Indeed, a recent survey from Deakin and Charles Darwin universities showed that the overwhelming majority of international students perceived the graduate (485) visa to be a vital ingredient to gaining permanent residency:

Post-study work rights (PSWR) are becoming increasingly influential in international students’ decision of study destinations…

Access to the temporary graduate visa is a very important factor in international students’ decision to choose Australia as their study destination…

As shown on Figure 7, participants who remained in Australia at the time of the survey showed high levels of agreements on the ranked statements that the temporary graduate visa has been a pathway to permanent residence.

So, without such generous work rights and the prospect of permanent residency, the whole international education industry would collapse.

The upshot is that the education industry has basically abandoned the pursuit of academic excellence and instead morphed into a giant rent-seeking business focused on pushing through as many students as possible in order to maximise fees and profit.

Thus, increasing entry standards (mainly English-language requirements) and removing the direct link between international students gaining working rights and permanent residency would go a long way to cleaning up the university sector.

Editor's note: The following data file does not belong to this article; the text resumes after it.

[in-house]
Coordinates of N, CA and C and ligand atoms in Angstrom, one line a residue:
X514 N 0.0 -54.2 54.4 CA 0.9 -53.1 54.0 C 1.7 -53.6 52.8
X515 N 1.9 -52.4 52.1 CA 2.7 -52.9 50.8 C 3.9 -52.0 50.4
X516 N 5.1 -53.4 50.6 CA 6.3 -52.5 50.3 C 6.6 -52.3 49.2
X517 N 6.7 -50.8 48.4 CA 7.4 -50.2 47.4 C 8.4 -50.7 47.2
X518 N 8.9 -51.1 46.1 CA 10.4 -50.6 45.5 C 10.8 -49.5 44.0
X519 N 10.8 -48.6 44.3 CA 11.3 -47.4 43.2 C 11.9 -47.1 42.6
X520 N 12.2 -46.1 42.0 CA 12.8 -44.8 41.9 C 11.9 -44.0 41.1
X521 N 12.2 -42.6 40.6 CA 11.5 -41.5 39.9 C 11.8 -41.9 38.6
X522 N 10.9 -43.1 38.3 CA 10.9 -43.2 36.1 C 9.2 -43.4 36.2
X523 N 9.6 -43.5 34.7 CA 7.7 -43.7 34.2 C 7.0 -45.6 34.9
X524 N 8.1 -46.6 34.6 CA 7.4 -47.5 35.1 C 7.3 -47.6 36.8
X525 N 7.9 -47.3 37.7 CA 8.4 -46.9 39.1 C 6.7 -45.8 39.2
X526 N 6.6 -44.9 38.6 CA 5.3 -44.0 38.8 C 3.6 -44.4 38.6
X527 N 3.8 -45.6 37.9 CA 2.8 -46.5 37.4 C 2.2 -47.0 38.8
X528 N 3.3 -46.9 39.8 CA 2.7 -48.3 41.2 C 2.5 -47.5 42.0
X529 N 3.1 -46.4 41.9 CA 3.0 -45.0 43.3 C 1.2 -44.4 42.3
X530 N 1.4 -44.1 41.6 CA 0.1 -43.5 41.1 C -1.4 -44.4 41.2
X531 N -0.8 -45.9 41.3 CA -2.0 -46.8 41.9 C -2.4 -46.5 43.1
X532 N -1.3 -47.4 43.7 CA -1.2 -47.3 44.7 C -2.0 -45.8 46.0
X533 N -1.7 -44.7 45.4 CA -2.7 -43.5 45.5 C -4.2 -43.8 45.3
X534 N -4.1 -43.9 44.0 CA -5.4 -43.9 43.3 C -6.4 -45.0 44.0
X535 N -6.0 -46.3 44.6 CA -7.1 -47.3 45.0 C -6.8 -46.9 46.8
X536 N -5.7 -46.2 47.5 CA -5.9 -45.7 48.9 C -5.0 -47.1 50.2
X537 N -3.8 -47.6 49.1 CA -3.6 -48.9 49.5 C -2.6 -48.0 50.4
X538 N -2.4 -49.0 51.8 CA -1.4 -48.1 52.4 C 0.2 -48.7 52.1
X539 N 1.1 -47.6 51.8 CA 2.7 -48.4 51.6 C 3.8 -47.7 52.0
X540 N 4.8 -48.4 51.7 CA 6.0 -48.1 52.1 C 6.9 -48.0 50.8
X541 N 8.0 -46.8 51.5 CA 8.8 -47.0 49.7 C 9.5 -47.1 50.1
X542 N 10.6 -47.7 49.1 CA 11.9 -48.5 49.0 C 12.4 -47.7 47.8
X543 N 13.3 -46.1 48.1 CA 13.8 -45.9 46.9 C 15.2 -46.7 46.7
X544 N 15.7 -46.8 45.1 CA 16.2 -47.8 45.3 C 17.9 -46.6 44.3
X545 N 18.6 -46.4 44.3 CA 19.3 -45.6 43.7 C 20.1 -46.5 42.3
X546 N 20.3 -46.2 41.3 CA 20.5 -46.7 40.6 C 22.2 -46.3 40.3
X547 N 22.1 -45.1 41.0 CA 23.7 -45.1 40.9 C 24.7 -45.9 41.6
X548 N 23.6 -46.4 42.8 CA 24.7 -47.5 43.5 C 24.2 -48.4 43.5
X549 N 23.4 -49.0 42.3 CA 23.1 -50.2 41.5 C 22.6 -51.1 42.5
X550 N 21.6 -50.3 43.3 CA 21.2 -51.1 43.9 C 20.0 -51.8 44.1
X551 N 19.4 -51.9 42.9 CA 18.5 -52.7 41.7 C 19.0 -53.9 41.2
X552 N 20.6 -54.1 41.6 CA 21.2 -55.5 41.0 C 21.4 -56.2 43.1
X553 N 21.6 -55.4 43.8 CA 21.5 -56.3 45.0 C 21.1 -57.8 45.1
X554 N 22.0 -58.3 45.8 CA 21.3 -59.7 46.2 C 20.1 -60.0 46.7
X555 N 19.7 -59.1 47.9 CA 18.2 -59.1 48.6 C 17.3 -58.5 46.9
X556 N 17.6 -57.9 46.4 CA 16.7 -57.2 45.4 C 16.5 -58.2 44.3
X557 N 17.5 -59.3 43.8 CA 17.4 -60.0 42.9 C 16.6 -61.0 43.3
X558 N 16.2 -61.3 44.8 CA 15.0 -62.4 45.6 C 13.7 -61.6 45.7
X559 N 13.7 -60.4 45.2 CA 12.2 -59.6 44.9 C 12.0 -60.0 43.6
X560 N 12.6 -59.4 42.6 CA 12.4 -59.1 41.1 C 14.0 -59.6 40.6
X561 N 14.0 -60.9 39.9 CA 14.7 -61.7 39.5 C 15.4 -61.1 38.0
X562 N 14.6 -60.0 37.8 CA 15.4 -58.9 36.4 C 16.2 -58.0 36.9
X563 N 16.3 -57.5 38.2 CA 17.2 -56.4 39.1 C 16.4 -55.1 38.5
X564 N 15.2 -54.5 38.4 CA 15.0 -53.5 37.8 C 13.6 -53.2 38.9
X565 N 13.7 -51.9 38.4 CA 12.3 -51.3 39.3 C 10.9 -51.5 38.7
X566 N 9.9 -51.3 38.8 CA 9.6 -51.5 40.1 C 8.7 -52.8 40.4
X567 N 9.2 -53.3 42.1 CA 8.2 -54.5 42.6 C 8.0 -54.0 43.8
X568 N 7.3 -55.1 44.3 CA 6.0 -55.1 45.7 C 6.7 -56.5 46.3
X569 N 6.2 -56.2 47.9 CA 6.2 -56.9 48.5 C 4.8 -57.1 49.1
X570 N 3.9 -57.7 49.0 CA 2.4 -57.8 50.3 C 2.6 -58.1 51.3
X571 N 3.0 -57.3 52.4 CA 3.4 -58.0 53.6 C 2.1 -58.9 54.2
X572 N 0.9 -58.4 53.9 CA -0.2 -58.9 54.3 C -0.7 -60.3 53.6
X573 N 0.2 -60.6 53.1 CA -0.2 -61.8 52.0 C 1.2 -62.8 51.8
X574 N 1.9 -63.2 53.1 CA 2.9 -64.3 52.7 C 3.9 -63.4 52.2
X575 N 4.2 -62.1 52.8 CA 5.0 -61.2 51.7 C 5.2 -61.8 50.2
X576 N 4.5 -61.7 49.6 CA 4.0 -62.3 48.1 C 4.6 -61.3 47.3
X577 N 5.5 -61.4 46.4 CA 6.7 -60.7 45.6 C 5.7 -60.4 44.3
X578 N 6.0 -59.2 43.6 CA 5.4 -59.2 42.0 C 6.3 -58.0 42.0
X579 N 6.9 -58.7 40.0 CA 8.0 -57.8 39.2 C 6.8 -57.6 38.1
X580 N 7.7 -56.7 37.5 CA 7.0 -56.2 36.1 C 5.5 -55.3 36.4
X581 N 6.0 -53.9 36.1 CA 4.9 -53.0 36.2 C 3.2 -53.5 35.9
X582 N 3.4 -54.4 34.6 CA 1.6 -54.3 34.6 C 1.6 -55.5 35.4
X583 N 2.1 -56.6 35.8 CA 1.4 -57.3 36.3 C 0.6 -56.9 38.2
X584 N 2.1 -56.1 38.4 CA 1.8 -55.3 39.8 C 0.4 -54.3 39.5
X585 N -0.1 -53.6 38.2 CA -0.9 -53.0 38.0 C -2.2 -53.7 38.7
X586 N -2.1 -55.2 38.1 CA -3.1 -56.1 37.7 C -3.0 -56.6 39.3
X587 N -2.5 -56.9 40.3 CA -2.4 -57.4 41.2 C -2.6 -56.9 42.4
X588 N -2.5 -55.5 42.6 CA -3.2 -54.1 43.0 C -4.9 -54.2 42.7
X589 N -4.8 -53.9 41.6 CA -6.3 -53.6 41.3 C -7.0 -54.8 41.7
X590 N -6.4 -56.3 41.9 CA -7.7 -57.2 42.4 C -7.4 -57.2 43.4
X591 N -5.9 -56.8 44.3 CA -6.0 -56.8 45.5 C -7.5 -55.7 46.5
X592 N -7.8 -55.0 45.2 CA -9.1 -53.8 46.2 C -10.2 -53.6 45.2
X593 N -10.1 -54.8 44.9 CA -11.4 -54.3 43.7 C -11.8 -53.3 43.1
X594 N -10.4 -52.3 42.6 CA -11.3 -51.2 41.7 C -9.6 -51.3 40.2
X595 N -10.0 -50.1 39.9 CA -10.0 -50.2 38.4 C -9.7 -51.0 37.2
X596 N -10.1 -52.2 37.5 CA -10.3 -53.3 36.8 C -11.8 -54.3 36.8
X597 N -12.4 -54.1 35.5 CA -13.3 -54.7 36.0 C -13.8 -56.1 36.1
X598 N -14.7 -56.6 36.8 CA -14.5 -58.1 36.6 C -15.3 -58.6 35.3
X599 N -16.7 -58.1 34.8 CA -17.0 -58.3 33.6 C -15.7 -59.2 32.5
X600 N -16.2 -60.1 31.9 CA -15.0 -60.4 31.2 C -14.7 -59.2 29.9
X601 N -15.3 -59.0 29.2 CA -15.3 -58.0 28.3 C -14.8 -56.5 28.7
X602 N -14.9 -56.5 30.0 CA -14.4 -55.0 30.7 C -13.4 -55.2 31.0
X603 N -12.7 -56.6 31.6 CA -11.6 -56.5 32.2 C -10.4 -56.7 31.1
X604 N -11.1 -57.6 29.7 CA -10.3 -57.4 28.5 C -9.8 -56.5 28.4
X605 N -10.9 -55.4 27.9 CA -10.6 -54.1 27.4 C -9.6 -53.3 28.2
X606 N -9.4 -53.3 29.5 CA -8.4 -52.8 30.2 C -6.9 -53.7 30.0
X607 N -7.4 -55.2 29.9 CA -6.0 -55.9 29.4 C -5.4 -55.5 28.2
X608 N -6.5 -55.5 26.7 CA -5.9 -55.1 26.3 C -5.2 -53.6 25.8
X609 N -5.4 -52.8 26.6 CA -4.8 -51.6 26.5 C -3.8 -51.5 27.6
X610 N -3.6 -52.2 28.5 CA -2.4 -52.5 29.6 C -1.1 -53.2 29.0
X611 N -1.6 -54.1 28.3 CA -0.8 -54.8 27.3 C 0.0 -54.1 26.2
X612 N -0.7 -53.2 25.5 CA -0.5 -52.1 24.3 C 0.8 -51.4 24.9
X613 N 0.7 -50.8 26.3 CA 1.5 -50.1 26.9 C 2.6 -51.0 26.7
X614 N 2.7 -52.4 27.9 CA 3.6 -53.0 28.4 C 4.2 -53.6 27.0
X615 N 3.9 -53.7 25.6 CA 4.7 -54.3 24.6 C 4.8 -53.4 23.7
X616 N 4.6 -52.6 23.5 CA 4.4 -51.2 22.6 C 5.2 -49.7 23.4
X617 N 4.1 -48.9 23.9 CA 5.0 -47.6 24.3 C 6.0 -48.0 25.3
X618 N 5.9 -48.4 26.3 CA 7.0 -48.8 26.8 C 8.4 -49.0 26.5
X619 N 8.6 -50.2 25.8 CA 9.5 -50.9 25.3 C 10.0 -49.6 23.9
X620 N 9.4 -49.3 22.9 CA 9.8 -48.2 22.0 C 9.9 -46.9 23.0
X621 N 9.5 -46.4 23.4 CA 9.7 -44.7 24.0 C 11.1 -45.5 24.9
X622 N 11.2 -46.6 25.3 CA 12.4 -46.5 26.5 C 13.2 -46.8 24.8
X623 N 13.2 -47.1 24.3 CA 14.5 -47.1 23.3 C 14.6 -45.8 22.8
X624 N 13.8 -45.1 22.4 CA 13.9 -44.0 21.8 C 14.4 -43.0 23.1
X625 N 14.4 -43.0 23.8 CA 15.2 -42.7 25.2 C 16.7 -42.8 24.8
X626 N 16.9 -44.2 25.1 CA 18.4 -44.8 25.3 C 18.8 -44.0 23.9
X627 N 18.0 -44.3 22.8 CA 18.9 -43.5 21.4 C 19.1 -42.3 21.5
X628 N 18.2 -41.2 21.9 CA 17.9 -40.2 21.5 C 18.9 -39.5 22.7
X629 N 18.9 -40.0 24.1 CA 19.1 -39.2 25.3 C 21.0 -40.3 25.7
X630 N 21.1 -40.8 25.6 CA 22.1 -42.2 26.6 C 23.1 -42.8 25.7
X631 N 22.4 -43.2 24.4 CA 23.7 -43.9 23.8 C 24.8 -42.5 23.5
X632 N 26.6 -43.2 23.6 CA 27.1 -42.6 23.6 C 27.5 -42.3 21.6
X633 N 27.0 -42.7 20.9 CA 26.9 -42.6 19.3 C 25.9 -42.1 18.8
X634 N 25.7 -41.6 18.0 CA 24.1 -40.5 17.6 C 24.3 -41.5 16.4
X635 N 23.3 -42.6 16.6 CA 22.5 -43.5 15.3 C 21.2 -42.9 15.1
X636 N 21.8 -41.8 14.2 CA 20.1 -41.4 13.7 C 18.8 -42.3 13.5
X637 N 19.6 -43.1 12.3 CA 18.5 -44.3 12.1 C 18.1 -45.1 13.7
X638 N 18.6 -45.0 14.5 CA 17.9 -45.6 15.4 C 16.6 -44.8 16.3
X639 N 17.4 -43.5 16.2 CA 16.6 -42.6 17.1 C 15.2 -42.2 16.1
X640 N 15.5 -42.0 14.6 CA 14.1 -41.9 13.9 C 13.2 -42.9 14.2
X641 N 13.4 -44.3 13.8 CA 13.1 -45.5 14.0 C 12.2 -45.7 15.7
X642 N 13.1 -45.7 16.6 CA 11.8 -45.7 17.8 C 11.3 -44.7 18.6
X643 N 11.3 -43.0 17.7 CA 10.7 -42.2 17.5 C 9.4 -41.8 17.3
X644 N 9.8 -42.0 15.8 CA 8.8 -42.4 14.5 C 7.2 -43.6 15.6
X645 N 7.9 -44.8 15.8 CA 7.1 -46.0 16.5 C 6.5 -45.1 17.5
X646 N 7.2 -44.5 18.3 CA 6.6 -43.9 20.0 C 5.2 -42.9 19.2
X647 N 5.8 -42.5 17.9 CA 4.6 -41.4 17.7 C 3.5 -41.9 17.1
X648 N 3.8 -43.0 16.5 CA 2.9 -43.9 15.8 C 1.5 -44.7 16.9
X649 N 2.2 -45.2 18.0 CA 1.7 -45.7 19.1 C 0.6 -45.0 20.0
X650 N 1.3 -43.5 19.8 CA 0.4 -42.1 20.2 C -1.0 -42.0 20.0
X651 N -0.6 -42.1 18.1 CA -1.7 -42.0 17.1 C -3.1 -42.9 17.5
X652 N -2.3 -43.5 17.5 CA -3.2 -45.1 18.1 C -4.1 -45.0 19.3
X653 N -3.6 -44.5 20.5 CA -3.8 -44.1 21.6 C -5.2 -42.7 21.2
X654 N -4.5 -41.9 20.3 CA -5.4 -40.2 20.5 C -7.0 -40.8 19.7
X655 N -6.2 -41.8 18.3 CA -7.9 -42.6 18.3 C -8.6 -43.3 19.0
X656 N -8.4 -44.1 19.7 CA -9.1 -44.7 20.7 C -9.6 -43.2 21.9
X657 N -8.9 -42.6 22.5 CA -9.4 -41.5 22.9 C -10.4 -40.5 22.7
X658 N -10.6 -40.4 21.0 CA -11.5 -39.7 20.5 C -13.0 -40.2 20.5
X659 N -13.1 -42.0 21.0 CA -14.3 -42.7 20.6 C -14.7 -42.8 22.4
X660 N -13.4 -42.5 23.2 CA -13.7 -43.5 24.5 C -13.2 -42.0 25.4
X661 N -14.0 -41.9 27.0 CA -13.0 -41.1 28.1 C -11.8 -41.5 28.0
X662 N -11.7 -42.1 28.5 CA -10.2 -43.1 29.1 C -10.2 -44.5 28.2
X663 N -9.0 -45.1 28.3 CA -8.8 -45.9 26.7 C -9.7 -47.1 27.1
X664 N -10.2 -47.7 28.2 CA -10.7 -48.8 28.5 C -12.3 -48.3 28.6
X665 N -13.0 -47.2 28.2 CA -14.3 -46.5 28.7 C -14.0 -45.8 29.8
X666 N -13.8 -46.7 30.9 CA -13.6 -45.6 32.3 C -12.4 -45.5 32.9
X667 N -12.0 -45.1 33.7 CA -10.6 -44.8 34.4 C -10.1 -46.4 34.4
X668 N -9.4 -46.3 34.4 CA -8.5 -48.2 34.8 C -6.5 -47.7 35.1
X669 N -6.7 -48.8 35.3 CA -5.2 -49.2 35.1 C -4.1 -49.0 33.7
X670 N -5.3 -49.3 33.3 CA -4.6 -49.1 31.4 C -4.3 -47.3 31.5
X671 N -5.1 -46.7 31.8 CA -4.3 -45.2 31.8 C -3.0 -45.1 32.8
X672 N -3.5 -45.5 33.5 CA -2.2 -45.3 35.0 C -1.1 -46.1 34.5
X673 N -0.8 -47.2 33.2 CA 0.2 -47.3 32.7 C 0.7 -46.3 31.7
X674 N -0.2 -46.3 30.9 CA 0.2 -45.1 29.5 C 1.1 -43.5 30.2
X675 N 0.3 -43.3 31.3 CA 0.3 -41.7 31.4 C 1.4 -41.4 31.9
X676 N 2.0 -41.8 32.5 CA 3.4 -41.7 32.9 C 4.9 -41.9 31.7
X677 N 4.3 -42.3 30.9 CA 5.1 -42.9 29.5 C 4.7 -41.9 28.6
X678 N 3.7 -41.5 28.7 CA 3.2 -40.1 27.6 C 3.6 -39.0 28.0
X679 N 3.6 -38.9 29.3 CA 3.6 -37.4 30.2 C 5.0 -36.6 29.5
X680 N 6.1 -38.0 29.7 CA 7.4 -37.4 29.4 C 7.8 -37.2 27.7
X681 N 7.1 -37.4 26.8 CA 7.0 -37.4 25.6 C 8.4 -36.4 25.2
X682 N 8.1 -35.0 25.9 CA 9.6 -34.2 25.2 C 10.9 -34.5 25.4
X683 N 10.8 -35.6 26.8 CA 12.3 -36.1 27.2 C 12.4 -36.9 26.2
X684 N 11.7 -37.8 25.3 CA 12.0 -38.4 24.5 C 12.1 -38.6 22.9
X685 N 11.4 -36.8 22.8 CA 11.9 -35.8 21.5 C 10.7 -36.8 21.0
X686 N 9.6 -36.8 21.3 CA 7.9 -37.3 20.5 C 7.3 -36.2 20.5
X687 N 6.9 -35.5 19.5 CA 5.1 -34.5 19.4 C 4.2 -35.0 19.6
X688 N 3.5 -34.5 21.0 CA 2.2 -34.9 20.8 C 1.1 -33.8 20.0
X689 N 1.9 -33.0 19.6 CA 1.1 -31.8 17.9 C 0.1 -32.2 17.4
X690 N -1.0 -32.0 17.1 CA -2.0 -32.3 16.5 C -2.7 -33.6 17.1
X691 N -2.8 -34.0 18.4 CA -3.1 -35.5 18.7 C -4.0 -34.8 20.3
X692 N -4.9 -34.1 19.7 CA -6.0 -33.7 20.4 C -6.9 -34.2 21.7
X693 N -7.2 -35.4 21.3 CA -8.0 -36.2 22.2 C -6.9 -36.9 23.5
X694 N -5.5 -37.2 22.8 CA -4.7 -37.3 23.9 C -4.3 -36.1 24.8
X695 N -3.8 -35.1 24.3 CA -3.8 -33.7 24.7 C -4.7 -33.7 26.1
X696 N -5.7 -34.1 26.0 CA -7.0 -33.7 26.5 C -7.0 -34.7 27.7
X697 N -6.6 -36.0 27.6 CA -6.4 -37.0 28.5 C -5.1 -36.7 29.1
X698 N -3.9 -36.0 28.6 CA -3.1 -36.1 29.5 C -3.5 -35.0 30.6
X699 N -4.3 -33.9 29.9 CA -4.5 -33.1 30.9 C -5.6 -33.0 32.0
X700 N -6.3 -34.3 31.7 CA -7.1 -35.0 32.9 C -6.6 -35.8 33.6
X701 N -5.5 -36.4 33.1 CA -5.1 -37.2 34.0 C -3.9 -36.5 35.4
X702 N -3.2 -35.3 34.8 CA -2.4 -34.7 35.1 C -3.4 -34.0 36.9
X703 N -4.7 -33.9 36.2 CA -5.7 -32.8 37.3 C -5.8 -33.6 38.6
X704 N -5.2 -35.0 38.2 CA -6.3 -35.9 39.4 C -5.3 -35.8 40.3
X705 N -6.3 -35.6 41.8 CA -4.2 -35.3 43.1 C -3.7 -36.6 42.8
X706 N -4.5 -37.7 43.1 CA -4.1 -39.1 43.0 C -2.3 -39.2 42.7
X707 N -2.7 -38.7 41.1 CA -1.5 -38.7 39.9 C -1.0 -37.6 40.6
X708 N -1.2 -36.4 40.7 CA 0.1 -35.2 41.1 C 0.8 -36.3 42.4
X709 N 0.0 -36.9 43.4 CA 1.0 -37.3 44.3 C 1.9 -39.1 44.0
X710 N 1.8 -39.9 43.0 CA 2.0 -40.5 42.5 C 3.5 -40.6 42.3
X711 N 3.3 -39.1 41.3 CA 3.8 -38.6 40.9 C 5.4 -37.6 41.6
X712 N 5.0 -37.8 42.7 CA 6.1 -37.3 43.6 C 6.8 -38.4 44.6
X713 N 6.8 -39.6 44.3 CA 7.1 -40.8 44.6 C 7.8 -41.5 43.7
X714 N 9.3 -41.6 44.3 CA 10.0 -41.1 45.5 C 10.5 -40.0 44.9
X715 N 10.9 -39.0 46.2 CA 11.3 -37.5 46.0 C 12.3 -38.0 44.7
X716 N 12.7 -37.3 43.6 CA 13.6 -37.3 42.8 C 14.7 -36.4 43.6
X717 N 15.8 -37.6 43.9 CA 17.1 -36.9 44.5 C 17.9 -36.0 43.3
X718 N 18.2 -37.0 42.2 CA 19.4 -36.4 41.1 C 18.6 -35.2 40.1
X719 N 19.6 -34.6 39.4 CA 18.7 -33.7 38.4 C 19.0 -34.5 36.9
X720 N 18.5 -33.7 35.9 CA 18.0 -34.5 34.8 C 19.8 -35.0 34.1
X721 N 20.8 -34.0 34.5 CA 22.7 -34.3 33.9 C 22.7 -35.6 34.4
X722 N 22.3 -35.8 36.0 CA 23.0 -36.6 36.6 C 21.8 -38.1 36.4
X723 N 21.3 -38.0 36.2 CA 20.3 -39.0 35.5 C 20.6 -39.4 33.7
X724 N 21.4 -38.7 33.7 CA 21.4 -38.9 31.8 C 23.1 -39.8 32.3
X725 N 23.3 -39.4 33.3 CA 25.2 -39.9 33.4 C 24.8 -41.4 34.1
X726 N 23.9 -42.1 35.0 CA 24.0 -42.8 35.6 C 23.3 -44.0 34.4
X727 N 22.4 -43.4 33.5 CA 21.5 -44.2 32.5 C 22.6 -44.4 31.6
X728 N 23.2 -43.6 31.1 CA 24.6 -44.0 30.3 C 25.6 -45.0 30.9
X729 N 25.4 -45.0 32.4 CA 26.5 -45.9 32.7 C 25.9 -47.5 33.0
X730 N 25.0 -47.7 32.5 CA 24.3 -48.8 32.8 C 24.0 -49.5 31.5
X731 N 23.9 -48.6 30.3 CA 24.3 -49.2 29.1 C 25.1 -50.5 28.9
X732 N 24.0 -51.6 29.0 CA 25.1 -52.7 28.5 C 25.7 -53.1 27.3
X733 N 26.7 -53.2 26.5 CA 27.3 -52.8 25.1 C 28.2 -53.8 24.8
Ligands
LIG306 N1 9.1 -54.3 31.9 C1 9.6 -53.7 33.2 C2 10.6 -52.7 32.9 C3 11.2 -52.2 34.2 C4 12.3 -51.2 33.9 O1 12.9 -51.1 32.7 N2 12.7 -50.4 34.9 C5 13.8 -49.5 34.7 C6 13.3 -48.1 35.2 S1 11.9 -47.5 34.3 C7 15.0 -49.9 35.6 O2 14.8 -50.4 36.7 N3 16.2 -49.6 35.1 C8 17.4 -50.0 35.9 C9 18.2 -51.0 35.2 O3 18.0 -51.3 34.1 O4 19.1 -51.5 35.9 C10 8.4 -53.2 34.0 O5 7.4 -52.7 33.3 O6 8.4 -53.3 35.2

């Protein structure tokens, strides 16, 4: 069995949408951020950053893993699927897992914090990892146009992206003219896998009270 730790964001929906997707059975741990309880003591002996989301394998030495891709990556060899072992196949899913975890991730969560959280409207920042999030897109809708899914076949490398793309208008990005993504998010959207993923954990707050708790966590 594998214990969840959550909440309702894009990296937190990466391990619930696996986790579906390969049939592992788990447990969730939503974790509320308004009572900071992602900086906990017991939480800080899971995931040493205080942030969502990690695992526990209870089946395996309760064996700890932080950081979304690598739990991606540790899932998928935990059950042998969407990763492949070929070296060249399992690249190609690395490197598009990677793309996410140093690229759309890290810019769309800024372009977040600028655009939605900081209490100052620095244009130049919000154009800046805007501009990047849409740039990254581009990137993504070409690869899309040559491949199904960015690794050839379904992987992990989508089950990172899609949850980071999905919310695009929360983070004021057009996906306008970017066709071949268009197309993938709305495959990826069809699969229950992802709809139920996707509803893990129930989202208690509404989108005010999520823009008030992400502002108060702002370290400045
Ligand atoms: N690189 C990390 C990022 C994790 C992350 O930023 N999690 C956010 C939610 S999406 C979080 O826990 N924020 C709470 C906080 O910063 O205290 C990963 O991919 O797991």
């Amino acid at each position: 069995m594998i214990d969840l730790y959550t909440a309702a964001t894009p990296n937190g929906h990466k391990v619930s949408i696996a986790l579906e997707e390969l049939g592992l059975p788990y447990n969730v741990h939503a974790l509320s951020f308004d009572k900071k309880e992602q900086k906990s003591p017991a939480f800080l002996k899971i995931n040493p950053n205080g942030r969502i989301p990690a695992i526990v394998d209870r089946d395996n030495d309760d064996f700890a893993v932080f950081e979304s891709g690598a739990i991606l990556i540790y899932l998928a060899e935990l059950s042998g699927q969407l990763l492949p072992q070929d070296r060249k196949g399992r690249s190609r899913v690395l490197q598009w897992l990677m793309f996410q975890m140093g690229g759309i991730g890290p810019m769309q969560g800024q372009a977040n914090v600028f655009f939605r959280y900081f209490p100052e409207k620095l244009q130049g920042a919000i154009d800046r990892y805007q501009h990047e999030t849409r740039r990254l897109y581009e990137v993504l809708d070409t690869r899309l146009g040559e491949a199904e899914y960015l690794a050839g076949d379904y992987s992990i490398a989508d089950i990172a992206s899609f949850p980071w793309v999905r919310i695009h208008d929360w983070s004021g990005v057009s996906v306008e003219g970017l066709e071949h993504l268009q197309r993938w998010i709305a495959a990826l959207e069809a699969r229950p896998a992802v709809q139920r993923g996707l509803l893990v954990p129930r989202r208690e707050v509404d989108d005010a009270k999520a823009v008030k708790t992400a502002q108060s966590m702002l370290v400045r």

The education industry must be made to compete on quality and value alone and not be allowed to profit from cratering standards and acting as middle-men to foreigners pursuing backdoor migration into Australia.

Unconventional Economist


  1. Quality left the building some time ago. I now fear we are also at the end of the era of academics who remember what quality looked like.

    • Yes. The proverbial race to the bottom is an exponential curve. Some of the toe rags I studied with now sit a top this steaming dog Pat within the university department. Without ever working in the industry just writing architecture picture books ….

  2. Migration agent: International education is an immigration scam

    That’s an outrageous slur on our fine Tertiary Education Institutions.

  3. Australia is no longer the first choice for most migrants. It is a very expensive place with third world standards in many things.

    We need these sweeteners to attract immigrants, even if they are not top class/caste.

  4. This is why people vote for a creep like Trump.

    Corporatist neoliberals on both sides since the early 1980s have destroyed this country.

  5. now i wonder when would media start reporting about the endless loop holes available to extend the stay in Australia. few of the ones i have come across are as follows